Adobe Acrobat X: Using Acrobat for Electronic Plan Review
by Barb Binder
I had an opportunity last week to teach an Advanced Acrobat X class for one of the well-known ski towns in Colorado. The folks in my class were responsible for reviewing building plans from architects, engineers and even the untrained homeowner scribbling on a napkin to make sure that the plans adhered to the local building codes. In the past, this was a painstaking process, handled on paper. I was hired to help the reviewers implement an electronic workflow.
As a long-time Acrobat trainer, this took me into an area I’ve rarely spent much time: using the engineering tool set. We looked at controlling layer visibility and print options, learned how to measure distance, area and perimeter, including how to control the measurement scale which is anything but obvious in Acrobat X, and became adept at controlling magnification with the Pan & Zoom and Loupe tools (which turn out to be really useful on large, detailed drawings while being barely worth a mention on 8.5 x 11” documents.)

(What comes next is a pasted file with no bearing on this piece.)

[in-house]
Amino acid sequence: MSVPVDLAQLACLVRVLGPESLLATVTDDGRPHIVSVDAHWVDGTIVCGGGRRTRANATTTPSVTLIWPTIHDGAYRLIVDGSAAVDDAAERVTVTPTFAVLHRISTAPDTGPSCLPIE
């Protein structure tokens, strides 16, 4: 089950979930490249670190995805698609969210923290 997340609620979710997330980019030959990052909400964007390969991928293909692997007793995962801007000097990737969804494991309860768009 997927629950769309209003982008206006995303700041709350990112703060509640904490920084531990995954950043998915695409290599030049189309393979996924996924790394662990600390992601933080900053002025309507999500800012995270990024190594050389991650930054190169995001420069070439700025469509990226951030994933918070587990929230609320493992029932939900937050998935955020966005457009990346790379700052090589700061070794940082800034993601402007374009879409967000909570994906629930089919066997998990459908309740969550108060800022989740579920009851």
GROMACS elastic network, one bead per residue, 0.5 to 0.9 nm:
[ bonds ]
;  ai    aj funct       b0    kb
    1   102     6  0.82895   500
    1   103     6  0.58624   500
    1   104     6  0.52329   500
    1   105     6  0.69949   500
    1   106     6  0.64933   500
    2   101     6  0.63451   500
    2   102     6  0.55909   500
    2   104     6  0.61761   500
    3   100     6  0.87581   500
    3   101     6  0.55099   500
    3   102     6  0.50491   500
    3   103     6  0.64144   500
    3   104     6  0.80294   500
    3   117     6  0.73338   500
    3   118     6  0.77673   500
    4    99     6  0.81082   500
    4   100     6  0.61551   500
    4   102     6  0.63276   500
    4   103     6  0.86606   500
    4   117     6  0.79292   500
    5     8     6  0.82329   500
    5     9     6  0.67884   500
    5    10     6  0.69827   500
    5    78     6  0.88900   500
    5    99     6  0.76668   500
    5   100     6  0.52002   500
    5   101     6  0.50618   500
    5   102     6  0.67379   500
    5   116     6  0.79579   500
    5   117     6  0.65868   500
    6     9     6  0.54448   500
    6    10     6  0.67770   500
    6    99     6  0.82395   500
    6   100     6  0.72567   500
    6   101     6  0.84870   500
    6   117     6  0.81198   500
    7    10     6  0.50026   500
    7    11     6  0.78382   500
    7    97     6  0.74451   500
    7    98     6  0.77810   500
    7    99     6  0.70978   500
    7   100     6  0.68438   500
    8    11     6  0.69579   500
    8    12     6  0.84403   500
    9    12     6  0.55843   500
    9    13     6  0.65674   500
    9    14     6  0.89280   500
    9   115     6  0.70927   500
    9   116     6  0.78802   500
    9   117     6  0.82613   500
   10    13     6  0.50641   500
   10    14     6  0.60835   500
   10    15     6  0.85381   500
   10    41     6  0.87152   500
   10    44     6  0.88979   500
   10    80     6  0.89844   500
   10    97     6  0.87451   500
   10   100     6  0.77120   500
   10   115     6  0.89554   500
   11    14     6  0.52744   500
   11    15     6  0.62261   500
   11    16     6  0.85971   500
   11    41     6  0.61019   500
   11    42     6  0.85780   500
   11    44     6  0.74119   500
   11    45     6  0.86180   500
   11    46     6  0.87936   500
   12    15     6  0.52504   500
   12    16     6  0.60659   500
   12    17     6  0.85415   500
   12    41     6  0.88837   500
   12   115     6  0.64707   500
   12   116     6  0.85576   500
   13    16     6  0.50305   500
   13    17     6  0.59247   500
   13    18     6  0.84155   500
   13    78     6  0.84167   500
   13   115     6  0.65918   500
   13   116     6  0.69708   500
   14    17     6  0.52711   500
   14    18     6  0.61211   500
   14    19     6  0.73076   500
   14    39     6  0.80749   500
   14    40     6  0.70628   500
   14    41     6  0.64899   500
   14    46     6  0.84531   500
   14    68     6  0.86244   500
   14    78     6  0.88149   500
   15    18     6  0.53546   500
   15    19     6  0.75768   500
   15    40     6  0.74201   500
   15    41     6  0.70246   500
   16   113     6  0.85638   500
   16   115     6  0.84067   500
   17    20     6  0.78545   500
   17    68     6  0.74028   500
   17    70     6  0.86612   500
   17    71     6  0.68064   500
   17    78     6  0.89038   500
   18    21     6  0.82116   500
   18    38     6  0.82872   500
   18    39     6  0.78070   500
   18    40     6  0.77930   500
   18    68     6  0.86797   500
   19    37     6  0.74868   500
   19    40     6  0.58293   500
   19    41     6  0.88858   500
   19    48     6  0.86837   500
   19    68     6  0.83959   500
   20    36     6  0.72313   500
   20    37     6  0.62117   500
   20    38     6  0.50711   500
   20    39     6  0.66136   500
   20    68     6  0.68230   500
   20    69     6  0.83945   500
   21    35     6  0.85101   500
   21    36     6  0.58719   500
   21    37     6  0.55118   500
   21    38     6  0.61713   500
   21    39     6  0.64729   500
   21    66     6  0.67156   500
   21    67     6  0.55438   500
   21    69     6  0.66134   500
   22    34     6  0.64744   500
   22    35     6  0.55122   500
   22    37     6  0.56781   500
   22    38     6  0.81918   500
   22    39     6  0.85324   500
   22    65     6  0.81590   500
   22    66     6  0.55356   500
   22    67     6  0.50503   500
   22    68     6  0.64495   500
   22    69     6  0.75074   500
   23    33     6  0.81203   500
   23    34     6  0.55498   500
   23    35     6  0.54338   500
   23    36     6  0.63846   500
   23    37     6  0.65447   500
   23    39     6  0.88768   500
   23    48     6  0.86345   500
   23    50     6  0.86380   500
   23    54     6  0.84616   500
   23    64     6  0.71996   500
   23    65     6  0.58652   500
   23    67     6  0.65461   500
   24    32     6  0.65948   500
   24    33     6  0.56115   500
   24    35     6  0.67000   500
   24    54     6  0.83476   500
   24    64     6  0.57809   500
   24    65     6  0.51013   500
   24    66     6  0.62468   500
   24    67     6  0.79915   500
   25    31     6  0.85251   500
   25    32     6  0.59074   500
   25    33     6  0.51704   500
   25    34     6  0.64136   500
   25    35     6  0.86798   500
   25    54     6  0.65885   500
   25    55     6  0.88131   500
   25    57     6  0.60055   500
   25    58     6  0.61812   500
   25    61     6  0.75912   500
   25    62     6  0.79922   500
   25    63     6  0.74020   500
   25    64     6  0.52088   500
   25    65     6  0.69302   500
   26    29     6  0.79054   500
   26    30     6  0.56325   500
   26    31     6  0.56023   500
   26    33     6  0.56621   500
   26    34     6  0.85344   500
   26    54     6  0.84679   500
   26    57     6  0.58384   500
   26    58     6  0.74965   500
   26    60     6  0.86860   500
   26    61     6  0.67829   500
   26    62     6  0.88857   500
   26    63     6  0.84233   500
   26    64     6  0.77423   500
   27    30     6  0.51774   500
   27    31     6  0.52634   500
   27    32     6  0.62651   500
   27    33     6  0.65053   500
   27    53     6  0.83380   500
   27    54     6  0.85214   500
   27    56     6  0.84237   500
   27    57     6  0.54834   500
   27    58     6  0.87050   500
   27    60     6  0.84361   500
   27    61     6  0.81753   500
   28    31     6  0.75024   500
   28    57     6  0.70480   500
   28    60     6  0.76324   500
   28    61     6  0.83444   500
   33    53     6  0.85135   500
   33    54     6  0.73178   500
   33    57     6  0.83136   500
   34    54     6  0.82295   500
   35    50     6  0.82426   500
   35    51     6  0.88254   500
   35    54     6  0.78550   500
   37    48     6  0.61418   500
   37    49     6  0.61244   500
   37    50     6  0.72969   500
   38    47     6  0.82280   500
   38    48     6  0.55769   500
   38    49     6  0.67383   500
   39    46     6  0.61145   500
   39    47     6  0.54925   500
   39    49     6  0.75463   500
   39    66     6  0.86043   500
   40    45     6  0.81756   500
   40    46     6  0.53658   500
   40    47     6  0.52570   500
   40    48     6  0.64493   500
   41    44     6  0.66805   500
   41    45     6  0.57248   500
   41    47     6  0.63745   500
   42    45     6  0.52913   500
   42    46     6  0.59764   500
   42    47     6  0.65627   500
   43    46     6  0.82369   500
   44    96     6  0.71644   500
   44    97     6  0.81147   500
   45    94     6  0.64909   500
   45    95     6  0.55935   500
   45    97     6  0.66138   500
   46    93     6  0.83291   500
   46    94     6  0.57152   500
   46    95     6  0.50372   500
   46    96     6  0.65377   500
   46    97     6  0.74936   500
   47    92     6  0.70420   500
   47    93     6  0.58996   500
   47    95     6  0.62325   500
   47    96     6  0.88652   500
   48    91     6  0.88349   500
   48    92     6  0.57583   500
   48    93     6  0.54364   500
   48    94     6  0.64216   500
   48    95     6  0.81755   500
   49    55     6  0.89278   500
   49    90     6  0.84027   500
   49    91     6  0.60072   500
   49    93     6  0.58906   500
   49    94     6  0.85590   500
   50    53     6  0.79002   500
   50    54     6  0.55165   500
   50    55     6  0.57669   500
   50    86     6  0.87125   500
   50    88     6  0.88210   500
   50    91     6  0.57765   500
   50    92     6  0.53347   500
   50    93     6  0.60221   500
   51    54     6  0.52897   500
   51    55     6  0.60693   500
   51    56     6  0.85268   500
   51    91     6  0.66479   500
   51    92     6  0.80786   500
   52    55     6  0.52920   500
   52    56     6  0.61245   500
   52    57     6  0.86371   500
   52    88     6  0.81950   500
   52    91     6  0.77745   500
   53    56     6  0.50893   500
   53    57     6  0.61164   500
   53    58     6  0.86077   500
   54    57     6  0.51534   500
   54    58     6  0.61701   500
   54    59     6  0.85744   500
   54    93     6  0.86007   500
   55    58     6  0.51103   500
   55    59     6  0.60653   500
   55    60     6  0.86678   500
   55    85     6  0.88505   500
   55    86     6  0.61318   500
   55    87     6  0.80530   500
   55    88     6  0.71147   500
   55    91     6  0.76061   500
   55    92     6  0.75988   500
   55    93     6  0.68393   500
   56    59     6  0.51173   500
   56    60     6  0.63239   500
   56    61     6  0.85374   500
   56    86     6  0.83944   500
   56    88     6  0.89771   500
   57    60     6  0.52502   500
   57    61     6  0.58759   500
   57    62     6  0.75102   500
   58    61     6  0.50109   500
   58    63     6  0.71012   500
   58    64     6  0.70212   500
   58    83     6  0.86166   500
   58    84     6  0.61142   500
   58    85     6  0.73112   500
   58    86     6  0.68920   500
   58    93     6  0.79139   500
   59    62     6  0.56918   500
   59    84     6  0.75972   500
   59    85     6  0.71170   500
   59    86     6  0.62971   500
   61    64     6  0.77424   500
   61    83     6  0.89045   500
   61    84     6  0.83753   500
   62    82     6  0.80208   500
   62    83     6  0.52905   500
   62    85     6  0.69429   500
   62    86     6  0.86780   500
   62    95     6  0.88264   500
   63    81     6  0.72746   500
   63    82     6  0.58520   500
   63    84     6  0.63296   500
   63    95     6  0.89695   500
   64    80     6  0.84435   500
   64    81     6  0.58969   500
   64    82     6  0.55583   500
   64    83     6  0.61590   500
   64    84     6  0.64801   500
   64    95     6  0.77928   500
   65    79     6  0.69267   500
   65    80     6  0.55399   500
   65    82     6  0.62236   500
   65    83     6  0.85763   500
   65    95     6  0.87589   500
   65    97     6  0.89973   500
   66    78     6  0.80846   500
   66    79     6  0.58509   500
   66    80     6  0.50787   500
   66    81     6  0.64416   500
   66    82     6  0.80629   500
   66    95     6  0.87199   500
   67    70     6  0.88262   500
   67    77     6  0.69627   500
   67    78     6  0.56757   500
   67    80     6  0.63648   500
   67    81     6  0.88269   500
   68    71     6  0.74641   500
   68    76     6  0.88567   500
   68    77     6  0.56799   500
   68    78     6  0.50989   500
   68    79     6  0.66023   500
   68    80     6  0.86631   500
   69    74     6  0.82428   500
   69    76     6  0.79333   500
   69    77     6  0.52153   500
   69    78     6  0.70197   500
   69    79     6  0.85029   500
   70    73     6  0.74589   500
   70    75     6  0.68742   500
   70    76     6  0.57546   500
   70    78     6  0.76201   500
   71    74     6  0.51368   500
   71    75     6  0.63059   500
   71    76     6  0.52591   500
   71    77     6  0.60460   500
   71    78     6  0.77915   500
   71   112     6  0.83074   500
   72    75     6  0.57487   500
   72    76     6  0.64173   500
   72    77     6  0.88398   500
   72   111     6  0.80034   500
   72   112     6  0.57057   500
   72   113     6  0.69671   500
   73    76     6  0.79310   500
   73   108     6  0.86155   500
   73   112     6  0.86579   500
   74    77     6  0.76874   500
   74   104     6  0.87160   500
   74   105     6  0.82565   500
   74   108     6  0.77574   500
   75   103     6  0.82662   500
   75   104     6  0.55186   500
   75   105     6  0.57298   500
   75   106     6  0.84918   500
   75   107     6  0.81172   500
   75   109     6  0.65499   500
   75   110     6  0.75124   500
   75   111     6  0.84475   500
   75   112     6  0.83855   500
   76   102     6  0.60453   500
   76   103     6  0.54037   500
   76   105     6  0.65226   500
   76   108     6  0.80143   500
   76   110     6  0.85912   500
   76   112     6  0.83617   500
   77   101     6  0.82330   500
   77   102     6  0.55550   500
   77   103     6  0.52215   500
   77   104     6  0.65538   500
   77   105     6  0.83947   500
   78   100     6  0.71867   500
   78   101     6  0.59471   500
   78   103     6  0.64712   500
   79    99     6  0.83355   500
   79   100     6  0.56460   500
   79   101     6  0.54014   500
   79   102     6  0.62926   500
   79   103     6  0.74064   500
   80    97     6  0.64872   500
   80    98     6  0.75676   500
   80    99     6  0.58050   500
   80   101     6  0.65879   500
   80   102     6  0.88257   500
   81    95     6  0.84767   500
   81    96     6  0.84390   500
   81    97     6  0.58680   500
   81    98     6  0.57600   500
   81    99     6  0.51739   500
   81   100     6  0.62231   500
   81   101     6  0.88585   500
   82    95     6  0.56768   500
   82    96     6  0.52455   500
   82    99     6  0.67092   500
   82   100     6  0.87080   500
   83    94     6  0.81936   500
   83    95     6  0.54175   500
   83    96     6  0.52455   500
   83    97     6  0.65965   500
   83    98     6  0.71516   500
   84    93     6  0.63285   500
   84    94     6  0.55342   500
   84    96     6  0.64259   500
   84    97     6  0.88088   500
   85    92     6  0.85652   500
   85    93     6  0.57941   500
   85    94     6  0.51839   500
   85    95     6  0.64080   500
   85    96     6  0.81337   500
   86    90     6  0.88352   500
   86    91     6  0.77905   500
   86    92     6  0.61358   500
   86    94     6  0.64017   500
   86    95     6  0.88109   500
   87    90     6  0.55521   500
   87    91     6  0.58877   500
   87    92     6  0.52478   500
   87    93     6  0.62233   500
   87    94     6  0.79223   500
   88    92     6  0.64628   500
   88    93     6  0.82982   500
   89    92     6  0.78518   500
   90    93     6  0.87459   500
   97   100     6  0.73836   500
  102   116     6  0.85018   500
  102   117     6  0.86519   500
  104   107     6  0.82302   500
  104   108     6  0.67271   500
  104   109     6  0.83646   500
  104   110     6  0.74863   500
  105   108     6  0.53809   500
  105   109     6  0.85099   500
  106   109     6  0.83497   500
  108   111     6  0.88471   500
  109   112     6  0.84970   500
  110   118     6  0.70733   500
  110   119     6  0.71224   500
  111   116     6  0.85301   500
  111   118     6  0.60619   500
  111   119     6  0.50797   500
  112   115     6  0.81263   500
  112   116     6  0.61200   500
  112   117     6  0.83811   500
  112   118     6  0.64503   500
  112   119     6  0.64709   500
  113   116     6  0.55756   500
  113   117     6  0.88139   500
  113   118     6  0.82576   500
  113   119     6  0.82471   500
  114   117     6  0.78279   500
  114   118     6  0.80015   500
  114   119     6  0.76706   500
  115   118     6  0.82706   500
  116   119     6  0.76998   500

The students were excited to be able to verify the size of windows, to double-check ceiling heights and the distance between gas lines and electrical outlets. They learned to enter their feedback directly on the drawings using the Annotation and Mark-up tools. The Cloud tool was a favorite, because it stands out from the usual straight lines found everywhere else on the drawings.
We learned how to add links from the drawings to the specific sections on code they were concerned about and how to add stamps like APPROVED or REJECTED as they finished up their edits.
We wrapped up the class by learning how to initiate a Shared Review with Live Collaboration so that the reviewers could collaborate in real-time with the other reviewers, and eventually include the architects and engineers.
This was the first class in a long time (Acrobat or otherwise) where I felt like I learned almost as much as the participants. And I loved seeing how happy they were as they started the move to an easier, more streamlined plan review process.
3 thoughts on “Adobe Acrobat X: Using Acrobat for Electronic Plan Review”
Great post thanks. Is there an electrical symbols stamp libary available for acrobat at all please?
No, but you can make custom symbols in Illustrator, and add them to the custom stamps panel in Acrobat.